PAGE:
© 2024 Texas Public Radio
Real. Reliable. Texas Public Radio.
Play Live Radio
Next Up:
0:00
0:00
0:00 0:00
Available On Air Stations
Live coverage of the Republican National Convention airs from 8-10 p.m. tonight on TPR News stations.

Georgia's new nuclear plant is expected to make a dent in state's carbon emissions

ROB SCHMITZ, HOST:

The first new nuclear reactor built in the U.S. in more than 40 years is in its final phase of testing in Georgia. After more than a decade of construction and spiraling costs, it's expected to come fully online this month. A second new reactor at Plant Vogtle is also nearing completion. WABE's Emily Jones reports on what they mean for the future of nuclear power in the U.S.

EMILY JONES, BYLINE: Since the Nuclear Regulatory Commission approved the Vogtle construction in 2012, it's been hailed as the dawn of a new nuclear age by leaders like then-Energy Secretary Steven Chu. He visited the plant near Augusta as construction got underway.

(SOUNDBITE OF ARCHIVED RECORDING)

STEVEN CHU: The resurgence of America's nuclear industry starts here in Georgia, where you've just got approval, for the first time in three decades, to build new nuclear reactors.

JONES: And leaders of Plant Vogtle's majority owner, Georgia Power, say it's still a success story. Chris Womack, the former CEO of Georgia Power and now head of its parent, Southern Company, spoke at the company's annual meeting in May.

(SOUNDBITE OF ARCHIVED RECORDING)

CHRIS WOMACK: Yes, we've had our challenges. I'm confident that the state of Georgia and our customers, our company, the world, will be so proud of the work that we've done in bringing Vogtle online.

JONES: Each reactor can generate enough electricity to power half a million homes without burning fossil fuels, and that's important. Nearly a third of the country's carbon emissions come from making electricity. To fight climate change, scientists say we need to cut emissions fast. Marilyn Brown of Georgia Tech says Plant Vogtle will make a big dent in Georgia's emissions.

MARILYN BROWN: I'm anticipating something like 5 to 10% lower emissions from electricity once those two units are up and running. That's a big number.

JONES: But in the decade it's taken to build Vogtle, it's become a cautionary tale of cascading delays and climbing costs. The first reactor was scheduled to come online in 2016. It's hitting that milestone seven years later. The total price tag has more than doubled to more than $30 billion. Now utilities are looking at smaller reactors. Those would generate hundreds of megawatts instead of thousands, like Vogtle. John Kotek of the Nuclear Energy Institute says after Vogtle, utilities are looking for nuclear projects that would have a more reliable cost and schedule.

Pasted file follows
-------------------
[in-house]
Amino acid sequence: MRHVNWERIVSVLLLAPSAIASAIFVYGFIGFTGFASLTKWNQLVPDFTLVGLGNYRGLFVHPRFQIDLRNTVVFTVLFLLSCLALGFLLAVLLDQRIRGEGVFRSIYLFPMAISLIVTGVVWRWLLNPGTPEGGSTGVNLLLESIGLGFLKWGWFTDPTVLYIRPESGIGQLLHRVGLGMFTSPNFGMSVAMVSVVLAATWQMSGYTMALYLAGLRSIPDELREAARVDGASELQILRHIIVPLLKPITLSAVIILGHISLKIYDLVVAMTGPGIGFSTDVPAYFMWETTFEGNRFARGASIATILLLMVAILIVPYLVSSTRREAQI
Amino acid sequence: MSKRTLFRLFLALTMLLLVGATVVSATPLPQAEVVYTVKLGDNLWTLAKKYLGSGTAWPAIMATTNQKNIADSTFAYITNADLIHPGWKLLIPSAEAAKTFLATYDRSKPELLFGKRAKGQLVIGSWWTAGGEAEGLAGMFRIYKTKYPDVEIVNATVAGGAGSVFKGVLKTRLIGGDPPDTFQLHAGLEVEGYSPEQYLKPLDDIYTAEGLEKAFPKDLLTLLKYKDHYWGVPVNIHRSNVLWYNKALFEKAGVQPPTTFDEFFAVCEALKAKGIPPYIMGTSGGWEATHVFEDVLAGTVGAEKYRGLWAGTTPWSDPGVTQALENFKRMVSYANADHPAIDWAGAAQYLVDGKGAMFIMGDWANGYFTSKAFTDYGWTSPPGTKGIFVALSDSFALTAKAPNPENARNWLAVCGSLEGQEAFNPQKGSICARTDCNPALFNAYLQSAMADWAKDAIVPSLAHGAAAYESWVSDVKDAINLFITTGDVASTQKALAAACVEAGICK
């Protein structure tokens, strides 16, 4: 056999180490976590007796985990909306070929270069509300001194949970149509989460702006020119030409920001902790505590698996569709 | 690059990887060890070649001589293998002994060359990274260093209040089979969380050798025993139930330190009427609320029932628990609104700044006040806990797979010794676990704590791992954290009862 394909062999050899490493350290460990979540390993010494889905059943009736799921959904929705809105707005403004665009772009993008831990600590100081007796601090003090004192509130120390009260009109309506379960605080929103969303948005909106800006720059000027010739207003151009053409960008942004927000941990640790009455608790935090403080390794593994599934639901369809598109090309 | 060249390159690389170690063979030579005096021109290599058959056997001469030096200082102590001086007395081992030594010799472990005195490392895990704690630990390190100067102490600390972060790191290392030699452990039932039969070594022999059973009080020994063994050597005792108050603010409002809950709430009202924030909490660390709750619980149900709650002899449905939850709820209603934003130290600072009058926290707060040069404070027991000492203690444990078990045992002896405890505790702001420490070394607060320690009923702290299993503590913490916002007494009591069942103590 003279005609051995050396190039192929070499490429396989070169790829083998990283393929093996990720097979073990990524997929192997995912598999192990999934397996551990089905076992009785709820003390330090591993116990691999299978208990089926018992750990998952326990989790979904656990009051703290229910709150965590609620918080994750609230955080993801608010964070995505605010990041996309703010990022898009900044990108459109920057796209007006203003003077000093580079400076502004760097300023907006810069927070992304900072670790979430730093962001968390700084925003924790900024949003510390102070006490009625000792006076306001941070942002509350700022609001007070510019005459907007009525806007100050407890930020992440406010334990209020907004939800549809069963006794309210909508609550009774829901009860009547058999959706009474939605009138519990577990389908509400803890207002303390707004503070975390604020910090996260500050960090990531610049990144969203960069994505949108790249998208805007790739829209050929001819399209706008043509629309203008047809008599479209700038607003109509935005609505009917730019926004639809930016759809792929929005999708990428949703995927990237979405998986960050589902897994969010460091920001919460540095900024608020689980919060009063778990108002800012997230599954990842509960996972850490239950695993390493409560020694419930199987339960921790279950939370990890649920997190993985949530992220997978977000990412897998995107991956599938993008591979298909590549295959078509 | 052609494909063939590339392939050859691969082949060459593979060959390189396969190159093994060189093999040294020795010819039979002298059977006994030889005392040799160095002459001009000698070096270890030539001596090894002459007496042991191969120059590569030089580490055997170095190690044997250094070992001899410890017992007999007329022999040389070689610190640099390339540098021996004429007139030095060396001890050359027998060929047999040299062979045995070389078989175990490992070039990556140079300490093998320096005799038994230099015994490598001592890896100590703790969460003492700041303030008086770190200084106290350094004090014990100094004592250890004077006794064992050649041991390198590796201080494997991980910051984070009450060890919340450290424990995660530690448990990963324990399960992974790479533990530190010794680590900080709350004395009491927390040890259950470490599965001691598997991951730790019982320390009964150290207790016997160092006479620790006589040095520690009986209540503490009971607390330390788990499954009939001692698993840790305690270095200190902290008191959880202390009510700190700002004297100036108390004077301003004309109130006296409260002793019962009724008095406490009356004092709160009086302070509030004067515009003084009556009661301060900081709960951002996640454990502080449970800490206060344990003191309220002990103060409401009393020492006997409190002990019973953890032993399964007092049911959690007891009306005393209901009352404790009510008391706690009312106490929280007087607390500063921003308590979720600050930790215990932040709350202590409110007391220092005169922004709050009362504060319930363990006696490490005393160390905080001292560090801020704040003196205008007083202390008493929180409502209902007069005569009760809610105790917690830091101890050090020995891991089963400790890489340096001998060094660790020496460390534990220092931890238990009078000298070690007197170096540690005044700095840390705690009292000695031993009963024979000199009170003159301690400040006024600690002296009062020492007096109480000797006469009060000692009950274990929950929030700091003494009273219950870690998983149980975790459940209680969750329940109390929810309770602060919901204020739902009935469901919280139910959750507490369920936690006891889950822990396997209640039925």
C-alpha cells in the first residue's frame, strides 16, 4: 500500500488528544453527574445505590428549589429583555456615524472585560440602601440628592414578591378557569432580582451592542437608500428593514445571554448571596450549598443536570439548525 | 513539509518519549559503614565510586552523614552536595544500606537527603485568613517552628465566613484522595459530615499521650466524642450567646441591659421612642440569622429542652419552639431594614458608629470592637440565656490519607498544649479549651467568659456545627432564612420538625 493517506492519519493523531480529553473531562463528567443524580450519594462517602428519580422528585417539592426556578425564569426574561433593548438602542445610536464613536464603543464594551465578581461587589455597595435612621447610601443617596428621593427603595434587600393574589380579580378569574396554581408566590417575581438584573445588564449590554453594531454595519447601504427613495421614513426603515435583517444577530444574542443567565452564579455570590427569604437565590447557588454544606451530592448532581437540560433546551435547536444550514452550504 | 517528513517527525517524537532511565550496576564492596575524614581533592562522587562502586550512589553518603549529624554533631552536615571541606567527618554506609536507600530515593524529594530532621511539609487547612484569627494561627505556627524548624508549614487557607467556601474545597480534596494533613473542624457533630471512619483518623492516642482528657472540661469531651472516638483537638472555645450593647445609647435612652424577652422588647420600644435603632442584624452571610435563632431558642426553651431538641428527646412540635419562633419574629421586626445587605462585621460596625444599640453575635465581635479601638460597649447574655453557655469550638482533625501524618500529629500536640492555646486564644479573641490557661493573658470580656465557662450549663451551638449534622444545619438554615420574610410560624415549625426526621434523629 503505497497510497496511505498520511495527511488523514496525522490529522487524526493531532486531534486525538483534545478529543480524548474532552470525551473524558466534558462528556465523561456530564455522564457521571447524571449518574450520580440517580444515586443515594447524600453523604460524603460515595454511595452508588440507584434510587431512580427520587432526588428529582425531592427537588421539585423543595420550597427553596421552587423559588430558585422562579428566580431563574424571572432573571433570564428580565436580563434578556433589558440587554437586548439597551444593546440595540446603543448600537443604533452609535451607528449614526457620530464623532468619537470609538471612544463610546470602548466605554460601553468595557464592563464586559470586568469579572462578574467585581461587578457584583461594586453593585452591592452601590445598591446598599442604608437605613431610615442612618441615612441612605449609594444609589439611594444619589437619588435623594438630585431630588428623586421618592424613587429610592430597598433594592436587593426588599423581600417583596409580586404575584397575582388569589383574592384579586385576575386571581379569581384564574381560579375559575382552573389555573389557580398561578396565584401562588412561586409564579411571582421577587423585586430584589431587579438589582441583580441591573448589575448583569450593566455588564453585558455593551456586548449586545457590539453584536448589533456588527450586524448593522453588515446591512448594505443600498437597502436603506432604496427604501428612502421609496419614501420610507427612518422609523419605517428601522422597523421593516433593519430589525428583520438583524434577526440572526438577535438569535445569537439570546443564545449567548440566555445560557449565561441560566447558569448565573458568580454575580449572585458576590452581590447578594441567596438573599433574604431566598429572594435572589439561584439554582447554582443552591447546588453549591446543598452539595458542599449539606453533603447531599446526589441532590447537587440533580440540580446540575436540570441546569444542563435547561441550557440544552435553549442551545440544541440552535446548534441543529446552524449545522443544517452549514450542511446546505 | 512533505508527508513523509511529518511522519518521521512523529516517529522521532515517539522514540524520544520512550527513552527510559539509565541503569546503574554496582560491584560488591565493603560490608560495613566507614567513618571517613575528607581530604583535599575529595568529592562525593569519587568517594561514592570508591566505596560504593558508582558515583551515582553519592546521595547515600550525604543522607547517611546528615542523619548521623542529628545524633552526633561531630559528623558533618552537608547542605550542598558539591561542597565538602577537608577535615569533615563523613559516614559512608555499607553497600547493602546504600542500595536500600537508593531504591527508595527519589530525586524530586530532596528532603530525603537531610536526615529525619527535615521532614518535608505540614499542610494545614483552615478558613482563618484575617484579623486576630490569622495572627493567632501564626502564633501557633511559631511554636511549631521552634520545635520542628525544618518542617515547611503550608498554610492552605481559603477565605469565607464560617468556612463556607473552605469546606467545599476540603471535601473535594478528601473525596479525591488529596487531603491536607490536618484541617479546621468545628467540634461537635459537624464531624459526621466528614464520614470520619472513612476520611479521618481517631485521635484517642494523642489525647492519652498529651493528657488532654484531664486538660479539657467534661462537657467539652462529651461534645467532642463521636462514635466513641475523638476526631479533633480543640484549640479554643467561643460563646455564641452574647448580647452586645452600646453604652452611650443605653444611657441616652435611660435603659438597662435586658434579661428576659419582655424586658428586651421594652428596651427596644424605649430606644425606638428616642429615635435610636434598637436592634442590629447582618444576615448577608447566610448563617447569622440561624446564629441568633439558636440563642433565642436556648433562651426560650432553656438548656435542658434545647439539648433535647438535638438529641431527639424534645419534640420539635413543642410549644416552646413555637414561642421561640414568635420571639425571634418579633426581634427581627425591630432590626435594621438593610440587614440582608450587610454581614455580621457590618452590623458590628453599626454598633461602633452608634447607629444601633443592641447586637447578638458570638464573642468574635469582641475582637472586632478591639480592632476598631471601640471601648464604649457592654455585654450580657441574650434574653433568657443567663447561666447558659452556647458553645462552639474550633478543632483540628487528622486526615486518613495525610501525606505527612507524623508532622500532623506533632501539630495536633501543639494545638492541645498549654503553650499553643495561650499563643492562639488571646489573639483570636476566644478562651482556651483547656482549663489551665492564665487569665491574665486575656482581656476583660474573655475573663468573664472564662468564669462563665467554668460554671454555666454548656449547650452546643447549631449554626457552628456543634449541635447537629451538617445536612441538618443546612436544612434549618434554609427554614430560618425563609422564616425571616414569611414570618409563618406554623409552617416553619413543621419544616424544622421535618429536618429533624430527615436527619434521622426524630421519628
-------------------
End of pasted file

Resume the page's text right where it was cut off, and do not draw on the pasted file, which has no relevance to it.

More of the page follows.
JOHN KOTEK: Part of the motivation for the small modular reactors here in the U.S. is that they come with a lower price tag. They're just physically smaller machines that cost less to build. They'll take less time to get into operation.

JONES: But critics say that was the promise of Vogtle, too, that it would be a new kind of reactor that's cheaper and faster to build. University of British Columbia physicist M.V. Ramana says there's no reason to think small modular reactors will be different.

M V RAMANA: The lesson I think we should learn from this is what works on the computer doesn't work in the real world.

JONES: He says Vogtle's delays and cost overruns were predictable before construction even started because similar issues have plagued most other nuclear projects. In fact, experts told regulators that the costs could skyrocket back in 2008, and that's exactly what happened. Jennifer Whitfield with the Southern Environmental Law Center says now it means power bills will go up for millions of Georgians.

JENNIFER WHITFIELD: It's absolutely nonsensical that they are going to have to bear the burden of this gamble with this kind of technology.

JONES: Whitfield says there are more cost-effective ways to decarbonize, like energy efficiency improvements and solar, which is now cheaper than gas, coal and nuclear. Proponents see nuclear as a complement to renewables, providing power all the time, instead of only when the sun is shining or the wind is blowing. But Ramana says solving the climate crisis will require bigger changes.

RAMANA: We need to rethink how we're going to manage the grid and in a way that's not going to be a silver-bullet solution.

JONES: But here in Georgia, the new reactors are already built. Now it's just a matter of paying for them.

For NPR News, I'm Emily Jones in Savannah, Ga. Transcript provided by NPR, Copyright NPR.

NPR transcripts are created on a rush deadline by an NPR contractor. This text may not be in its final form and may be updated or revised in the future. Accuracy and availability may vary. The authoritative record of NPR’s programming is the audio record.

Emily Jones